Adams Stirling PLC

(1990) 220 Cal.App.3d 1187

John A. Meanley and Steven S. Kane for Plaintiff and Appellant.

Maurile C. Tremblay, David R. Endres, John T. Farmer, Edgar R. Nield and Tuverson & Hillyard for Defendants and Respondents.

BENKE, Acting P. J.


The residential development which is the subject of this dispute has been governed by a declaration of conditions and restrictions (CC&Rs) since 1957. By their terms the CC&Rs were scheduled to expire on January 1, 1987, unless within the six months preceding January 1, 1987, they were extended by a majority of the homeowners in the development.

Between July 1, 1986, and January 1, 1987, a homeowners association circulated a document which extended the effective date of the CC&Rs to January 1, 2017. The extension also provided substantial modifications of the existing CC&Rs. The extension proponents, believing they had enough signatures to make the extension and modification effective, recorded their extension on December 24, 1986.

Thereafter a second homeowners association was formed. It filed the instant action which challenges the validity of the extension. The challenge [220 Cal.App.3d 1191] is based primarily on alleged defects in a number of the signatures obtained in support of the petition.

Following a trial without a jury, the superior court found the extension was supported by a sufficient number of valid signatures and entered judgment in favor of the defendants.

We affirm in large measure because we find homeowners who assented in writing to the extension did not have the power to unilaterally revoke their consent.


The subject of this dispute is La Jolla Mesa Vista Unit No. 1 (La Jolla Mesa Vista) which consists of 94 residential lots located in La Jolla. The original CC&Rs, recorded by the grantor on May 20, 1957, provided in paragraph 22: "Each and All of the Foregoing Conditions and Restrictions Shall Terminate on January First, Nineteen Hundred Eighty-seven, unless the owners of a majority of said lots have executed and recorded at any time within six months prior to January 1, 1987, in the manner required for conveyance of real property, a writing in which they agree that said Conditions and Restrictions shall continue for a further specified period ...; provided, also that the above and foregoing Conditions and Restrictions may be modified, after said termination date, at the times and in the manner hereinabove provided for the extensions of said Conditions and Restrictions; all of which extensions and modifications shall become effective on the expiration date of the Conditions and Restrictions in force at the time of such extension or modification."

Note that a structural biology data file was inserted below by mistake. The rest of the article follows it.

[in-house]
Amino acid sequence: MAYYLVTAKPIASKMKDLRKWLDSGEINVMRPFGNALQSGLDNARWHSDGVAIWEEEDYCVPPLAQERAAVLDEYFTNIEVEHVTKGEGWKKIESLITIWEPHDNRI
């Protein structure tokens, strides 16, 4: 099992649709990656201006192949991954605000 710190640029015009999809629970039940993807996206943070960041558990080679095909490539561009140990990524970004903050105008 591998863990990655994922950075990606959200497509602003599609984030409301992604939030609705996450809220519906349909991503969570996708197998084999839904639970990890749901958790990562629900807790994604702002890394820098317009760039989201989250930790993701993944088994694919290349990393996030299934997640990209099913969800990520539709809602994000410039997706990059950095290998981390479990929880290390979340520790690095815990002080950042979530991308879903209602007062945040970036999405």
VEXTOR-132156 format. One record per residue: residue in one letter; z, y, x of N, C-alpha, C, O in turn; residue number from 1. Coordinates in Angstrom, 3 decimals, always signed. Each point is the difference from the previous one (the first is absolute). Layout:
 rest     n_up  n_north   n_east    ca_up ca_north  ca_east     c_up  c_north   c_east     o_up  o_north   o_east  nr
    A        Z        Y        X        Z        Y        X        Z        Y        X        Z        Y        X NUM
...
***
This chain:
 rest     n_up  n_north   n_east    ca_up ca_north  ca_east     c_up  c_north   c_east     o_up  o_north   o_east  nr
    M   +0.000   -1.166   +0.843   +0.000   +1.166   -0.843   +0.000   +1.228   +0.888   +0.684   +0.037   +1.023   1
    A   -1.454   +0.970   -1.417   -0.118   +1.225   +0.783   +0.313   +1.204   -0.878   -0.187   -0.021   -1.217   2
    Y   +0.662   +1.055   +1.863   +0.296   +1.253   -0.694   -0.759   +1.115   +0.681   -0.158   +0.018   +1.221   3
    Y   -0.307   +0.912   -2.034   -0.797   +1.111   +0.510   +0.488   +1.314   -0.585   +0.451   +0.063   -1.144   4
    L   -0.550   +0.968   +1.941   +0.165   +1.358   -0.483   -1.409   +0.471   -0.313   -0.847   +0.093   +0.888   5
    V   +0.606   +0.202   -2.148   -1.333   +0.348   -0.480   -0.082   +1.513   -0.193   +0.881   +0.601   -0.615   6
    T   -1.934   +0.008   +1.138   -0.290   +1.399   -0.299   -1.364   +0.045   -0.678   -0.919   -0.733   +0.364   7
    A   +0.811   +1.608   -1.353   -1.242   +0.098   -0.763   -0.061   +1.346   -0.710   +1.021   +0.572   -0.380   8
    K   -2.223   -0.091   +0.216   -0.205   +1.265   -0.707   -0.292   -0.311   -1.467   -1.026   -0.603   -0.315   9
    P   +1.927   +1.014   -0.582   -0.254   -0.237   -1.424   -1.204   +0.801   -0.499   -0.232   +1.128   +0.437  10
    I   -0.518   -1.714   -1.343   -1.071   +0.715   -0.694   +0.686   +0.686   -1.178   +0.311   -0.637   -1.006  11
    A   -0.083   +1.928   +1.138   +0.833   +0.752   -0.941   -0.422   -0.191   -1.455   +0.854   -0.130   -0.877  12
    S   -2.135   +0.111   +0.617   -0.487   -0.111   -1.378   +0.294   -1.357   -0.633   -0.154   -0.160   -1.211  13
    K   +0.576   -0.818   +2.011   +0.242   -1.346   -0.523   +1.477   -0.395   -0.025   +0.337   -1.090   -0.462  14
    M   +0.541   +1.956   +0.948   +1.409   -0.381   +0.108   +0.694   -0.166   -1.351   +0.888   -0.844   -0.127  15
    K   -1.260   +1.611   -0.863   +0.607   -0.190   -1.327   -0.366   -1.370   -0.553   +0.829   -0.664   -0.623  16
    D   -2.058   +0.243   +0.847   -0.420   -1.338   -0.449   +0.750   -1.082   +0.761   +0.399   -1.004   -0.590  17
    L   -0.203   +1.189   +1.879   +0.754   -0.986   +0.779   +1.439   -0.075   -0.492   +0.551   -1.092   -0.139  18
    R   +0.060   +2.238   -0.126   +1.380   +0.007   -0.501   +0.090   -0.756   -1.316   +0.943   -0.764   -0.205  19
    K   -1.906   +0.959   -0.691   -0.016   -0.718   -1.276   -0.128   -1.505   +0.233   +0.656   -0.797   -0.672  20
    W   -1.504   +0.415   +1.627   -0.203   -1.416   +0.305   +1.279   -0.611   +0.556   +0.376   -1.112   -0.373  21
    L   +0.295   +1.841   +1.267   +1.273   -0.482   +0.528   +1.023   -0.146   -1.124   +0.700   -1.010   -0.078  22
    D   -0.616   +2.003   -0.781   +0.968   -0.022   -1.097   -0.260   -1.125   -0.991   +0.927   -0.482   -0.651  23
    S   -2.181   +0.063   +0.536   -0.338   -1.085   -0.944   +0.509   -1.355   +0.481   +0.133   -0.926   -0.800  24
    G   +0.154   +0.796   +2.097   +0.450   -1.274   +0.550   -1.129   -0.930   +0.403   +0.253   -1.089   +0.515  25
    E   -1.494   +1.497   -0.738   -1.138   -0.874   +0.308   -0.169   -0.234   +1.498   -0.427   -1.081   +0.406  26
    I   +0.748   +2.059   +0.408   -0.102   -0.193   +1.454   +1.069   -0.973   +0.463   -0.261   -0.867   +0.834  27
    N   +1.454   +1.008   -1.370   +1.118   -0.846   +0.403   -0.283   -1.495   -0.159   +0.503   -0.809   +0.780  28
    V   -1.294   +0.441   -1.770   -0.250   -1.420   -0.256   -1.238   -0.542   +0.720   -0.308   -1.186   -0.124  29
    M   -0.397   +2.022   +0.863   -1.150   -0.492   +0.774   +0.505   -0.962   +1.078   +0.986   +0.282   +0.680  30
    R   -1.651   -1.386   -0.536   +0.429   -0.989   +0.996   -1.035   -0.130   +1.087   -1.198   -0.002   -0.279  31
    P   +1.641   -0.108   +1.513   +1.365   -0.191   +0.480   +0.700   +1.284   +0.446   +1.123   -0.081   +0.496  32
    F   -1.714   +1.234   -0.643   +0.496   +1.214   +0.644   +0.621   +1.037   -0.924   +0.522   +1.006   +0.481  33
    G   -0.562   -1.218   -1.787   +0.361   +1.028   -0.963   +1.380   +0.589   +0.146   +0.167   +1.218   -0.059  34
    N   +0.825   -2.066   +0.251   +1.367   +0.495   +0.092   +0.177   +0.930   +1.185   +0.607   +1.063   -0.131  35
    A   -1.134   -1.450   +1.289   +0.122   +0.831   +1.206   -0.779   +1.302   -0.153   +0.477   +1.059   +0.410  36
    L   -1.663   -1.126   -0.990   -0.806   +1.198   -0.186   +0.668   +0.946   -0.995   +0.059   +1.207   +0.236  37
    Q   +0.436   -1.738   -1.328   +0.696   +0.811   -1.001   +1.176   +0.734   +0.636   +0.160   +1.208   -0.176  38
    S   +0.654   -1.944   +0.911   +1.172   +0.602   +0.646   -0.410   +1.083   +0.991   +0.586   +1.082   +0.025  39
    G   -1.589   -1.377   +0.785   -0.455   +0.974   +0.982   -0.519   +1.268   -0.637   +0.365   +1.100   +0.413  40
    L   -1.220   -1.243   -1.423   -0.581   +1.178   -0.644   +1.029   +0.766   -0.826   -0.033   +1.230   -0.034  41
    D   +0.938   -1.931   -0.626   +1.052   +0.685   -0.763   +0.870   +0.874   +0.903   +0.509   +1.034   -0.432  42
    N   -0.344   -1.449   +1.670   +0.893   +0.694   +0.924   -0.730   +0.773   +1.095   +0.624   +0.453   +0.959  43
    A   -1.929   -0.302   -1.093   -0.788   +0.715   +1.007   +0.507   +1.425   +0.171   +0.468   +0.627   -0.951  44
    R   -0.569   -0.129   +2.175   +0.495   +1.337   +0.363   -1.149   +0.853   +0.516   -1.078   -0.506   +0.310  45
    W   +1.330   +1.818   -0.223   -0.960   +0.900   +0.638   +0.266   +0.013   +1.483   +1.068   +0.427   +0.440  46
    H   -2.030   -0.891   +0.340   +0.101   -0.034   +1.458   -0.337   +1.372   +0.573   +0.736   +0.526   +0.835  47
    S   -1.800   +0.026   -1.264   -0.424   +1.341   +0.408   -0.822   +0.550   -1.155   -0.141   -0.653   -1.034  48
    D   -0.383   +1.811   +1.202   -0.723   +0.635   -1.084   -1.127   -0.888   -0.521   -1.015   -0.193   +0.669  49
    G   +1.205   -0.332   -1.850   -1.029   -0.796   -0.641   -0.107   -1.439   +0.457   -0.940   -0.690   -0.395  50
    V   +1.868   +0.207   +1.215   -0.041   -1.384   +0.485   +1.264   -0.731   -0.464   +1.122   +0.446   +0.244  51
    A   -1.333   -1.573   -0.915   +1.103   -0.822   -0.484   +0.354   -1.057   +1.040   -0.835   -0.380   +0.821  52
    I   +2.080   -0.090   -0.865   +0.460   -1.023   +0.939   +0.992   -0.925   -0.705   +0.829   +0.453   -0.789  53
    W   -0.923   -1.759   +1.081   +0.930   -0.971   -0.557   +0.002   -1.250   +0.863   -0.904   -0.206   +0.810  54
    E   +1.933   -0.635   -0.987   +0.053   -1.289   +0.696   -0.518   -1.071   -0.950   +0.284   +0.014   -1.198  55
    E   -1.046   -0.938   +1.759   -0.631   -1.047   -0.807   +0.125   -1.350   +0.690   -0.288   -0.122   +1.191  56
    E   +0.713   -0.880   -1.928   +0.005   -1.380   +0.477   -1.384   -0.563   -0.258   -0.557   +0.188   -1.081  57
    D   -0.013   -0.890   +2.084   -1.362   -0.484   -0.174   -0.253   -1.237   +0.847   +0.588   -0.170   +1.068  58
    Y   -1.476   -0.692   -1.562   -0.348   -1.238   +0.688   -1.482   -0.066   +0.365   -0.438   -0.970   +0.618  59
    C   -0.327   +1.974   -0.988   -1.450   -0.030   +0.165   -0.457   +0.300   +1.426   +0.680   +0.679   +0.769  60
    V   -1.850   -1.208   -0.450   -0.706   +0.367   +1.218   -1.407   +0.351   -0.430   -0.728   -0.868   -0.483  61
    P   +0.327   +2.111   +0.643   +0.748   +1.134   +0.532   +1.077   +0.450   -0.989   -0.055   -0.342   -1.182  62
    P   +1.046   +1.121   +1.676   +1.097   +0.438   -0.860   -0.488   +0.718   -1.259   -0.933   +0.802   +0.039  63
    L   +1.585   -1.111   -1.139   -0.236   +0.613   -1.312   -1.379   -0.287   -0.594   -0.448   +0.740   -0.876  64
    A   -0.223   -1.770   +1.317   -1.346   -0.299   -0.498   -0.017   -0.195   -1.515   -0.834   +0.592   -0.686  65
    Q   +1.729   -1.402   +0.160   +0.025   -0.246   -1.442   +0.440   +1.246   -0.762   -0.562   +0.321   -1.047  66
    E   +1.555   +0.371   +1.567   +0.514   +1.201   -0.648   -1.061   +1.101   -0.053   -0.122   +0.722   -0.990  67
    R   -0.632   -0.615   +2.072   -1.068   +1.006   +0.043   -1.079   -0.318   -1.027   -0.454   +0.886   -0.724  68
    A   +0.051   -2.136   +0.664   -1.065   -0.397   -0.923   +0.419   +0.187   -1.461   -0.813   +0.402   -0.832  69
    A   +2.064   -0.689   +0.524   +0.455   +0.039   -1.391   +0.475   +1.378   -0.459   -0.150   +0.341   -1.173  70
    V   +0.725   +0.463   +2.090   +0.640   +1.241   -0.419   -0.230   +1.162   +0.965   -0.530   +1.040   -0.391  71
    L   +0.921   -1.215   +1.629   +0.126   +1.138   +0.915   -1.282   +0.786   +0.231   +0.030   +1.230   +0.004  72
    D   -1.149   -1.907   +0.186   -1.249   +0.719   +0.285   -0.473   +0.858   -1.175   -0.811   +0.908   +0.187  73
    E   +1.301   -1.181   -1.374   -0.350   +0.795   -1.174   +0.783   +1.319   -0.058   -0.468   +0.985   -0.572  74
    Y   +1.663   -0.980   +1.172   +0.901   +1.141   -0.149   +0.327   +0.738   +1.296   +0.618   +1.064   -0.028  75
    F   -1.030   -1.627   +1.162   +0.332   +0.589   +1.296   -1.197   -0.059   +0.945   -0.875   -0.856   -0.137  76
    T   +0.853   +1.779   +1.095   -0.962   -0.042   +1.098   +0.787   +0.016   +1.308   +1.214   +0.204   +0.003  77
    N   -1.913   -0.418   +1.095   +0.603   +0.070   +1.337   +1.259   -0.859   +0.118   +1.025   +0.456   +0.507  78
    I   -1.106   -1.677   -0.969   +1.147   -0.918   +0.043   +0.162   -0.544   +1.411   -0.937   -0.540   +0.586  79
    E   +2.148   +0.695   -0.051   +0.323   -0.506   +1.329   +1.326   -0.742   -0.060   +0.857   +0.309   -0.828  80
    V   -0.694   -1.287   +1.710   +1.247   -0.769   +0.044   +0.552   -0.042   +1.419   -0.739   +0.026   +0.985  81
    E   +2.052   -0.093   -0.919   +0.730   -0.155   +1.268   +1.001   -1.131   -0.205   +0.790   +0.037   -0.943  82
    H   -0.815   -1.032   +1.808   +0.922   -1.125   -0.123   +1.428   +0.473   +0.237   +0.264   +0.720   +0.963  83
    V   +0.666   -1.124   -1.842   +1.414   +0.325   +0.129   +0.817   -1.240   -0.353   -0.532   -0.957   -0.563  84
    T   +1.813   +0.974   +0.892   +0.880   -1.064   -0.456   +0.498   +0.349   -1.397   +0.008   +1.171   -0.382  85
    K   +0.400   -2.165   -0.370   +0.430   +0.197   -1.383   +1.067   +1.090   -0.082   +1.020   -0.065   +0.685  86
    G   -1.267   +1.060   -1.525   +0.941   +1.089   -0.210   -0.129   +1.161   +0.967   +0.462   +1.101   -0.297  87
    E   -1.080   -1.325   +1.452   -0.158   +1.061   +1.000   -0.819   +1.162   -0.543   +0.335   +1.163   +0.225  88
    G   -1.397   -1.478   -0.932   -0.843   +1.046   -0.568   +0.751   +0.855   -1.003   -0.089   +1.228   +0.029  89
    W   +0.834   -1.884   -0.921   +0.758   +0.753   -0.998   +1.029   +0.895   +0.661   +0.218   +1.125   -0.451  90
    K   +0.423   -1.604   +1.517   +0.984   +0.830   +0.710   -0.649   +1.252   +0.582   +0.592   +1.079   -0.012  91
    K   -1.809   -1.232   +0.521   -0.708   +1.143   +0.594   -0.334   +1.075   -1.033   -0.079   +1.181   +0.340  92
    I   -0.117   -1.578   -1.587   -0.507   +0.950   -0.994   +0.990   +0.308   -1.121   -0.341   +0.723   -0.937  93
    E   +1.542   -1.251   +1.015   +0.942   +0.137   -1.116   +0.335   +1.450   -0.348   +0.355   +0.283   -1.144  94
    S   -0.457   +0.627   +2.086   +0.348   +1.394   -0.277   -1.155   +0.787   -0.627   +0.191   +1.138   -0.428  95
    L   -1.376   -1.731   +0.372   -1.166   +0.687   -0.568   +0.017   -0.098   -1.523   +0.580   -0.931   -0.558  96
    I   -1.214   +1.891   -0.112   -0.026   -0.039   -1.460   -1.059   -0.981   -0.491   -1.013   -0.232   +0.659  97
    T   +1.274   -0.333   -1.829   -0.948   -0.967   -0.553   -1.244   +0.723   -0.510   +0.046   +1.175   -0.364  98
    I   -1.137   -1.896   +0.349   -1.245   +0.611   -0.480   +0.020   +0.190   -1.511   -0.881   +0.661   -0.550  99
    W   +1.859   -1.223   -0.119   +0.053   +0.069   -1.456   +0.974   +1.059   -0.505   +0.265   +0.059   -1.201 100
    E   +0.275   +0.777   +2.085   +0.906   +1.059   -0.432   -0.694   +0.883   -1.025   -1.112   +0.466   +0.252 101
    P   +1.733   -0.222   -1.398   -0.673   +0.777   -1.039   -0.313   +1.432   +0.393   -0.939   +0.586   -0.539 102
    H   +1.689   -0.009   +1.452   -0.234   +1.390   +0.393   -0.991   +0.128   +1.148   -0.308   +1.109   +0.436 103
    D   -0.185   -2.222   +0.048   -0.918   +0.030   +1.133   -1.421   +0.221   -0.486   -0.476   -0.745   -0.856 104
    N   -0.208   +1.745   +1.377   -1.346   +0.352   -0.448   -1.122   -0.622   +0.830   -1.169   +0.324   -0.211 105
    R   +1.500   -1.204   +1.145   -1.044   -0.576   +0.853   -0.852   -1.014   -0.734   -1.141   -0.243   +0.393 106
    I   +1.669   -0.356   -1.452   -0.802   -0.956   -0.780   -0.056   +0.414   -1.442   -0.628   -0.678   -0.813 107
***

The La Jolla Mesa Vista Homeowners Association (Homeowners) was formed by residents to implement the CC&Rs and to otherwise promote and manage the common interests of the homeowners. In 1985 Homeowners proposed extending the CC&Rs and conducted meetings in which the comments of individual homeowners were solicited. Thereafter Homeowners retained counsel, who drafted an extension and modification of the existing CC&Rs. The extension would have modified the CC&Rs by replacing the 1957 version with a new set of provisions.

Homeowners and its individual members circulated the extension during the last half of 1986. When the extension was recorded on December 24, [220 Cal.App.3d 1192] 1986, signatures from the owners of 52 of the 94 lots had been obtained. fn. 2 However, before the extension was recorded, the owners of three of the fifty-two lots signed rescissions of their consent to the extension petition. Between December 24, 1986, and December 31, 1986, four more rescissions were executed.